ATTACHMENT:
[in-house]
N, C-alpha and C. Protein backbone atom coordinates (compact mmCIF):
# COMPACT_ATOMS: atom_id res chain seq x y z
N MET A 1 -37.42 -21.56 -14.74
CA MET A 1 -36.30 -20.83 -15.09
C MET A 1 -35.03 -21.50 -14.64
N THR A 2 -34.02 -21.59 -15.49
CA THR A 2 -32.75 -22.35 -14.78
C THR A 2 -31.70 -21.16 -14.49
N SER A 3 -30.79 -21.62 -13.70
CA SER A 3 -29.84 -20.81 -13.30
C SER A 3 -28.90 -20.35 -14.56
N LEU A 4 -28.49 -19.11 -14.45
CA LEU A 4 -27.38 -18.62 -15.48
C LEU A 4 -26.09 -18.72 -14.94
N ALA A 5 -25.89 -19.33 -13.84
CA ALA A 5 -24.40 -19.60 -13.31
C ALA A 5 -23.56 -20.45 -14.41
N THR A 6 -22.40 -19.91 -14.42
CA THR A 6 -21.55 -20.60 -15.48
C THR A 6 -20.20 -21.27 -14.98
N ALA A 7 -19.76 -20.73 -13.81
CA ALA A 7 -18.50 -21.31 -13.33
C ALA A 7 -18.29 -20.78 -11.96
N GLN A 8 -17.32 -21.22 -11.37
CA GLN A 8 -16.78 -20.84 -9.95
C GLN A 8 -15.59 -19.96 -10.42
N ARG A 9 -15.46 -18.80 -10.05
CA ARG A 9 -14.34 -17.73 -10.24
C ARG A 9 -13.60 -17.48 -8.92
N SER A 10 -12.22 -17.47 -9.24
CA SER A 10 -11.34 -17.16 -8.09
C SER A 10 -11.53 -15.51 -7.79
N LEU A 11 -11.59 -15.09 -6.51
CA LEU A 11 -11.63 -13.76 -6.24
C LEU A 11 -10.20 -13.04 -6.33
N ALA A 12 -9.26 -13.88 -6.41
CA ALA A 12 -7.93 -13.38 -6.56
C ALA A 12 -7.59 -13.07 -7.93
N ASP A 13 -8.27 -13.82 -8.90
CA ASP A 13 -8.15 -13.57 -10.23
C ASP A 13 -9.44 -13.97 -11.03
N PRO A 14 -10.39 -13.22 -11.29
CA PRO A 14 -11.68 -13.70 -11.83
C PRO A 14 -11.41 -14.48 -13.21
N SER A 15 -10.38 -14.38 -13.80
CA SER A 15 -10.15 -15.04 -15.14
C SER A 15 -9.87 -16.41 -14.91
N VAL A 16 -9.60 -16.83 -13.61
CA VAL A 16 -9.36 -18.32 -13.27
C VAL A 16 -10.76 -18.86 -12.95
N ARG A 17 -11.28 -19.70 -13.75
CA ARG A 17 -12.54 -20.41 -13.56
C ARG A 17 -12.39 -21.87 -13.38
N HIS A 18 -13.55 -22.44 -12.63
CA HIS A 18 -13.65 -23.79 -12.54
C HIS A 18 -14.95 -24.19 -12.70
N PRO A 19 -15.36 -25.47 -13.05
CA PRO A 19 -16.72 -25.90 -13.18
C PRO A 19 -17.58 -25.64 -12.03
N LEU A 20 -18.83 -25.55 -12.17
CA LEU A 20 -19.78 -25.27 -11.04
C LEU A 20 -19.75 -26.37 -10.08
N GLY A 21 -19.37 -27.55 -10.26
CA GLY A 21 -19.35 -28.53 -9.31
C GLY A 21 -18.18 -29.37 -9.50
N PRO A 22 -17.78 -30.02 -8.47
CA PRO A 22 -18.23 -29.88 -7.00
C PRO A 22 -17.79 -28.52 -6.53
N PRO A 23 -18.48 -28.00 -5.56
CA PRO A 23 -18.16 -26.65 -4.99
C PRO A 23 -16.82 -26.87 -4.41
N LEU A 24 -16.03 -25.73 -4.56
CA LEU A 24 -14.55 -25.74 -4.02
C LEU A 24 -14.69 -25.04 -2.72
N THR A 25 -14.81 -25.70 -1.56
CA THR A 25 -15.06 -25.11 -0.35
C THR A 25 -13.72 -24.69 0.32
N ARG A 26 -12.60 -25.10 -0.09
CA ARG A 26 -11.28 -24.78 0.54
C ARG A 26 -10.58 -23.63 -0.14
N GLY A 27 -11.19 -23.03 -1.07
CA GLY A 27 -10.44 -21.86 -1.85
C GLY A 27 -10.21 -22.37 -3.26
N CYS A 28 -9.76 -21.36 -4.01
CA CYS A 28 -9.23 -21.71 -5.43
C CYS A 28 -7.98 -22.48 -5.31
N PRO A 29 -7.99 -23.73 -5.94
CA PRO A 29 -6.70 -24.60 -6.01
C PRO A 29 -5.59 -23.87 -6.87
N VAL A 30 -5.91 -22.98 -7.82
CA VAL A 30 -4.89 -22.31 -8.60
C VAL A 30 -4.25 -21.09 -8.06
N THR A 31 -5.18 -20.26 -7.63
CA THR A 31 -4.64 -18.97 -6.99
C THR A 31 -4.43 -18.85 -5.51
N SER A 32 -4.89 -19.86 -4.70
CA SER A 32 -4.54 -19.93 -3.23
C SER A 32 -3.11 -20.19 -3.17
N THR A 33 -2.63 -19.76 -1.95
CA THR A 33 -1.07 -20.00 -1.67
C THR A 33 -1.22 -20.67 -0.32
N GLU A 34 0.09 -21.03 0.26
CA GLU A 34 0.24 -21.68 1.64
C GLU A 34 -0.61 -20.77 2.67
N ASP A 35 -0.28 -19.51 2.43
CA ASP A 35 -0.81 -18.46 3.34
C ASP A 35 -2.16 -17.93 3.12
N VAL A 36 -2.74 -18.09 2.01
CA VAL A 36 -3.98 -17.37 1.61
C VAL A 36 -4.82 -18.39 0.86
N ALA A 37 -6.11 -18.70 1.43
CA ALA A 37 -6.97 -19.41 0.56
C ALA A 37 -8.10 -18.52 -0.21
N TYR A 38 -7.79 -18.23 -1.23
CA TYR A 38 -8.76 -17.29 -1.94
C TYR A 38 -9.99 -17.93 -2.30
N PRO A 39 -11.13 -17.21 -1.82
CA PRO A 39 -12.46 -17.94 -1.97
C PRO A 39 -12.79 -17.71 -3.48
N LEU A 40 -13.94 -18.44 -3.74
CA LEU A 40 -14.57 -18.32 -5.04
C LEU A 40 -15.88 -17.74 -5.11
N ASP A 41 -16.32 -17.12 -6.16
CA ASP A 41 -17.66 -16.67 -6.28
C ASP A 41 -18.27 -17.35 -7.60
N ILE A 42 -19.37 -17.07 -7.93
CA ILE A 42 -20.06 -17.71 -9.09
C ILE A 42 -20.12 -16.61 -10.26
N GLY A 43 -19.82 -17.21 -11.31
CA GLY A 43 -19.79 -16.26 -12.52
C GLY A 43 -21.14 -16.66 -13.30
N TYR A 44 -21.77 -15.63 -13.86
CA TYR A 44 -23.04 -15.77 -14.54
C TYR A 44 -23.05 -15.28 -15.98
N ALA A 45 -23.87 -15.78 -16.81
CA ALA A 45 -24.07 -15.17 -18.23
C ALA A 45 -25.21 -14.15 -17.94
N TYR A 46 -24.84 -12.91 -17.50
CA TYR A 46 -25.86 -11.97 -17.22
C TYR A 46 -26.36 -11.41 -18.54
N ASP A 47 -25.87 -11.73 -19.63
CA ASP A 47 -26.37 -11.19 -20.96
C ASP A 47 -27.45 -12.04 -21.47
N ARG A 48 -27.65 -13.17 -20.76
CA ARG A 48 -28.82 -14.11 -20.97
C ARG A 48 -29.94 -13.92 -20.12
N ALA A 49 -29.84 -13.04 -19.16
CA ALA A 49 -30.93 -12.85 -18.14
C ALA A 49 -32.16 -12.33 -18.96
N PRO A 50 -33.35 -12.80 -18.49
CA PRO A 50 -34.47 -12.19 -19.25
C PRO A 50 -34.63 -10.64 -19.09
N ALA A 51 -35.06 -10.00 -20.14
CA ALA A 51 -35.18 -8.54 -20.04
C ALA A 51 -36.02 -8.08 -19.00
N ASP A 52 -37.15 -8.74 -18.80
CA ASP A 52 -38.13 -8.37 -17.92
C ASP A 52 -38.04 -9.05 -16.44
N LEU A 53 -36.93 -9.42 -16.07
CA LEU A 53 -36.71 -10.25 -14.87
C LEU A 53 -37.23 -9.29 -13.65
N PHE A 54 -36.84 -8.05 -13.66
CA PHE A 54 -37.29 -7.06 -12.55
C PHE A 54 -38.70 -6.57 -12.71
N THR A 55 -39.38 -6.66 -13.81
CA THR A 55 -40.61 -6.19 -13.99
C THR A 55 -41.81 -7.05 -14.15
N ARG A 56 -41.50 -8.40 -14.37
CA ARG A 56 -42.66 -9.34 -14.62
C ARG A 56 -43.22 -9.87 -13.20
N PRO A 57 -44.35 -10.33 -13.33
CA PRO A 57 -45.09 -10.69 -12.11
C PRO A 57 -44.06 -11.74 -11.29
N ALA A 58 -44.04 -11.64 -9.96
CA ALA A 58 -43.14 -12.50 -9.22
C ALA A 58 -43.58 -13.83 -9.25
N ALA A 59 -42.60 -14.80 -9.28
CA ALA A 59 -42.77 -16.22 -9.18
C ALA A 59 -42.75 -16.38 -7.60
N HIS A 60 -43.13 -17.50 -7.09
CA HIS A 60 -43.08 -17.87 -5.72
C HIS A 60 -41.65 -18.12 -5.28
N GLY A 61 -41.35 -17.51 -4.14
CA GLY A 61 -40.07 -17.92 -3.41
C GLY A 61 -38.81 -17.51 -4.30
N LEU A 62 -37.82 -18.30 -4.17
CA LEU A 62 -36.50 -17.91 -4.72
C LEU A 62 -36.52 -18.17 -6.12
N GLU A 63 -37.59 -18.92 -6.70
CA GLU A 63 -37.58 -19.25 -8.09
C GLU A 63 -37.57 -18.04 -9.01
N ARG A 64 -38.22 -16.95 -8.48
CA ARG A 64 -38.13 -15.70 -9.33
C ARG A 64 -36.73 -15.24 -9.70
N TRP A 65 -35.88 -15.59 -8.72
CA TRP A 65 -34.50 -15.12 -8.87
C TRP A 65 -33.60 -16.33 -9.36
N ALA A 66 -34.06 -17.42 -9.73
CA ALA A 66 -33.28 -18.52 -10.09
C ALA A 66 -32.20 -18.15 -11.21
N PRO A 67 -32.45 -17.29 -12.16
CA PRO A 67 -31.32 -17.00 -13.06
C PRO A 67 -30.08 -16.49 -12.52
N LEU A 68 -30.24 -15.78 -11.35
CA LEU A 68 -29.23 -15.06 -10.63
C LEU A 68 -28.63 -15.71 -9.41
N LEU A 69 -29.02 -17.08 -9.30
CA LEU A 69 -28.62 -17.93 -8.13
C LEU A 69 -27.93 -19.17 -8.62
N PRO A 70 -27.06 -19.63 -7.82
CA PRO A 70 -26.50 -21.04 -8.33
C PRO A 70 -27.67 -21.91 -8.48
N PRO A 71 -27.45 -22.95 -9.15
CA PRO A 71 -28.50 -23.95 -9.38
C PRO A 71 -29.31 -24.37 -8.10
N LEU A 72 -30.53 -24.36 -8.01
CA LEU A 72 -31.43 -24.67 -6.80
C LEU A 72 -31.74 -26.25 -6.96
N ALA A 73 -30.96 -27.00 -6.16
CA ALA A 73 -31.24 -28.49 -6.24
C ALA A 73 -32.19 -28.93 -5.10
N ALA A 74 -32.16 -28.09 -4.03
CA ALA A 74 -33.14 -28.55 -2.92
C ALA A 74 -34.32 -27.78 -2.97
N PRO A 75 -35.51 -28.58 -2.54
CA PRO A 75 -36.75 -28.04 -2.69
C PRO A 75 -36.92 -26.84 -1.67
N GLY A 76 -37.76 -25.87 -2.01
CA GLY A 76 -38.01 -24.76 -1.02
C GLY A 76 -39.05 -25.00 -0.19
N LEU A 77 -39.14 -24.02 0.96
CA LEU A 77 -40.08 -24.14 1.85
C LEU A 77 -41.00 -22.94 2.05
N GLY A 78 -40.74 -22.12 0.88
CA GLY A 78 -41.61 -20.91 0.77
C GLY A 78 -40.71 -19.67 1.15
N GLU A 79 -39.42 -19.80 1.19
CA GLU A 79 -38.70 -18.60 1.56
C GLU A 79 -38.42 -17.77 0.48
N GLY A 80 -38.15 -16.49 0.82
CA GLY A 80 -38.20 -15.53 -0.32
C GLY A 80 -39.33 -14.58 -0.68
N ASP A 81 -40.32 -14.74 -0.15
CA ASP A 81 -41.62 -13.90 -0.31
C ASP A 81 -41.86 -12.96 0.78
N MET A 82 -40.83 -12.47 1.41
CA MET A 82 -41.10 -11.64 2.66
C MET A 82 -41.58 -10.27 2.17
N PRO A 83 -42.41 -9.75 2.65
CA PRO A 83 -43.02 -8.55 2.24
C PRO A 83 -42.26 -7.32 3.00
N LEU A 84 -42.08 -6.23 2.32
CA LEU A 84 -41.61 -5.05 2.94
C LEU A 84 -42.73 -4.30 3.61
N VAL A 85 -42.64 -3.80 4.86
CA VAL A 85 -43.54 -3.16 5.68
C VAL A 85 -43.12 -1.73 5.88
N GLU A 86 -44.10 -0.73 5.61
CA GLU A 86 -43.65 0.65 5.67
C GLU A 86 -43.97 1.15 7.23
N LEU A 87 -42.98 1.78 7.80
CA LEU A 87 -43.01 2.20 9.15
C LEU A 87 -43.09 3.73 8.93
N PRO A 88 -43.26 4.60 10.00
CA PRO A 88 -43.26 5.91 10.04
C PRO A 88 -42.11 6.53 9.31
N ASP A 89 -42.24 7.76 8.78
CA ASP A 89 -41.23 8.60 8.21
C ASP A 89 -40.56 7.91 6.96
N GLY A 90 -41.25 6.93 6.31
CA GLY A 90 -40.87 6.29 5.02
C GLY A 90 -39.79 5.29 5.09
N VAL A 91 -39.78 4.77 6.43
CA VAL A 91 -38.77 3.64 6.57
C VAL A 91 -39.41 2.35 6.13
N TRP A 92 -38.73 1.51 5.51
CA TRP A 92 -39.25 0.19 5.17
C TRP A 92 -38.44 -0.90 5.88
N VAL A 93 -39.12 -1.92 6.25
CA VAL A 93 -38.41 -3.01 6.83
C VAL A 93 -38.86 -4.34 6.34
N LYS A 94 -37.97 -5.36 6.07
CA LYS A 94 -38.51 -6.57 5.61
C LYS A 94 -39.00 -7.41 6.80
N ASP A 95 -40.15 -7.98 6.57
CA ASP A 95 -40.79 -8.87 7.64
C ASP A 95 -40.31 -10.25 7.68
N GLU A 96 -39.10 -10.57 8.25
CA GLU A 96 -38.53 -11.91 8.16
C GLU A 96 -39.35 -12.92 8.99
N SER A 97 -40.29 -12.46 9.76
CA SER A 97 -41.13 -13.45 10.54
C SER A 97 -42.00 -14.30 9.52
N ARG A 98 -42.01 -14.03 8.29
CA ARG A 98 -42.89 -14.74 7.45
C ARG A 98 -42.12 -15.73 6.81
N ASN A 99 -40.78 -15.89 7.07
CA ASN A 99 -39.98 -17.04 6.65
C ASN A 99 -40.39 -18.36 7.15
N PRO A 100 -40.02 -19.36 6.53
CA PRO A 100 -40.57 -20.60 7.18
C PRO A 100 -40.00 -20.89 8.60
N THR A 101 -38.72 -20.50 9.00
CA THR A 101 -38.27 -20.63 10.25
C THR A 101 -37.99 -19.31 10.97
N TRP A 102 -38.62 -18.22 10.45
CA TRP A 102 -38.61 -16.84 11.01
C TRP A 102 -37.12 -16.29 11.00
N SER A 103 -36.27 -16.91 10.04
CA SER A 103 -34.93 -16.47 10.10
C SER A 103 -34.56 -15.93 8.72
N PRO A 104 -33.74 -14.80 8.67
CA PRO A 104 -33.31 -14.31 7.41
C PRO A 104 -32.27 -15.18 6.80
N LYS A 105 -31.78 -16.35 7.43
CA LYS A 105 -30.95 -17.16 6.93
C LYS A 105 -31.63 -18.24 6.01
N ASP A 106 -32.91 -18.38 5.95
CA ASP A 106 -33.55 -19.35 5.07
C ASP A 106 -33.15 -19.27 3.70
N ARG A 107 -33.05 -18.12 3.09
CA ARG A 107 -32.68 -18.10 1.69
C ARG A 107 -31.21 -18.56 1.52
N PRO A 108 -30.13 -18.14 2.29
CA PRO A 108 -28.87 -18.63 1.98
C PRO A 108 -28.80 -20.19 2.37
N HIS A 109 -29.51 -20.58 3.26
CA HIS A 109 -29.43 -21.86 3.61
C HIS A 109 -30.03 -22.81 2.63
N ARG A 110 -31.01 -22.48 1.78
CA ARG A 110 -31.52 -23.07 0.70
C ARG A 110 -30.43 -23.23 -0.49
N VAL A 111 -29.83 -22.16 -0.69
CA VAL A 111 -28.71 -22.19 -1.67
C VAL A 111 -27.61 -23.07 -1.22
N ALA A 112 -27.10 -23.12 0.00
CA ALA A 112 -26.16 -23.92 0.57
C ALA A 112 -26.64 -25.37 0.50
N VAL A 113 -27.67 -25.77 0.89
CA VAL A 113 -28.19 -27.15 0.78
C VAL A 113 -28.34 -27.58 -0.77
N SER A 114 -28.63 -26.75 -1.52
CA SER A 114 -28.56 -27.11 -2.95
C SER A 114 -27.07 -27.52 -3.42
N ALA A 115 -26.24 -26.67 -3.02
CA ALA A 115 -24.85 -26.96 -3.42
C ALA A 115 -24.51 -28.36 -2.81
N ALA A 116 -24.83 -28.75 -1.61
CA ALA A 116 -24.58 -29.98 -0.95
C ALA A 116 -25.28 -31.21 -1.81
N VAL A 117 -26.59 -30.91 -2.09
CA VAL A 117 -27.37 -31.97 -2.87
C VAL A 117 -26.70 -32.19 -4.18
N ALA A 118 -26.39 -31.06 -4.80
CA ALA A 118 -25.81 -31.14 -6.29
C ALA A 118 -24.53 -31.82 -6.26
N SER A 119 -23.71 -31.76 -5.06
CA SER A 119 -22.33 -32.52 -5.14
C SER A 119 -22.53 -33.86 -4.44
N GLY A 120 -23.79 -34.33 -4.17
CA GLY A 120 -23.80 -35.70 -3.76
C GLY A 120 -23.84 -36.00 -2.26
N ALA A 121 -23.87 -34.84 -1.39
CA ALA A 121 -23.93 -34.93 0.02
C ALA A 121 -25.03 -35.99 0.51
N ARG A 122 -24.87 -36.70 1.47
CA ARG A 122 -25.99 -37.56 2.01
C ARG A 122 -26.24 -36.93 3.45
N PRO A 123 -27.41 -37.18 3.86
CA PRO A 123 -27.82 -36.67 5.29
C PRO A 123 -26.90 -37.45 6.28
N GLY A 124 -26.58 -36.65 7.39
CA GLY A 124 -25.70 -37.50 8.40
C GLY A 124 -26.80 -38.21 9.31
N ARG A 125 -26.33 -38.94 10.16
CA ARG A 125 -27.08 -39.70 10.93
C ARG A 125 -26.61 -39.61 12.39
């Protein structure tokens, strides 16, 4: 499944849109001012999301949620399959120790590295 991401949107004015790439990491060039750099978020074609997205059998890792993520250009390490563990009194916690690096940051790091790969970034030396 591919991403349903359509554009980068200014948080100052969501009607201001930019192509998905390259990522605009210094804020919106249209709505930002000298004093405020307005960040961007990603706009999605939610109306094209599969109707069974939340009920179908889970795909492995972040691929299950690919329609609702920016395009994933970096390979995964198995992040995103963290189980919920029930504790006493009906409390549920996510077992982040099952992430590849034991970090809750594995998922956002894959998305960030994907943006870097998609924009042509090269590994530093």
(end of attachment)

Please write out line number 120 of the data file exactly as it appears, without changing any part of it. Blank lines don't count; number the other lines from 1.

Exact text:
C PRO A 39 -12.79 -17.71 -3.48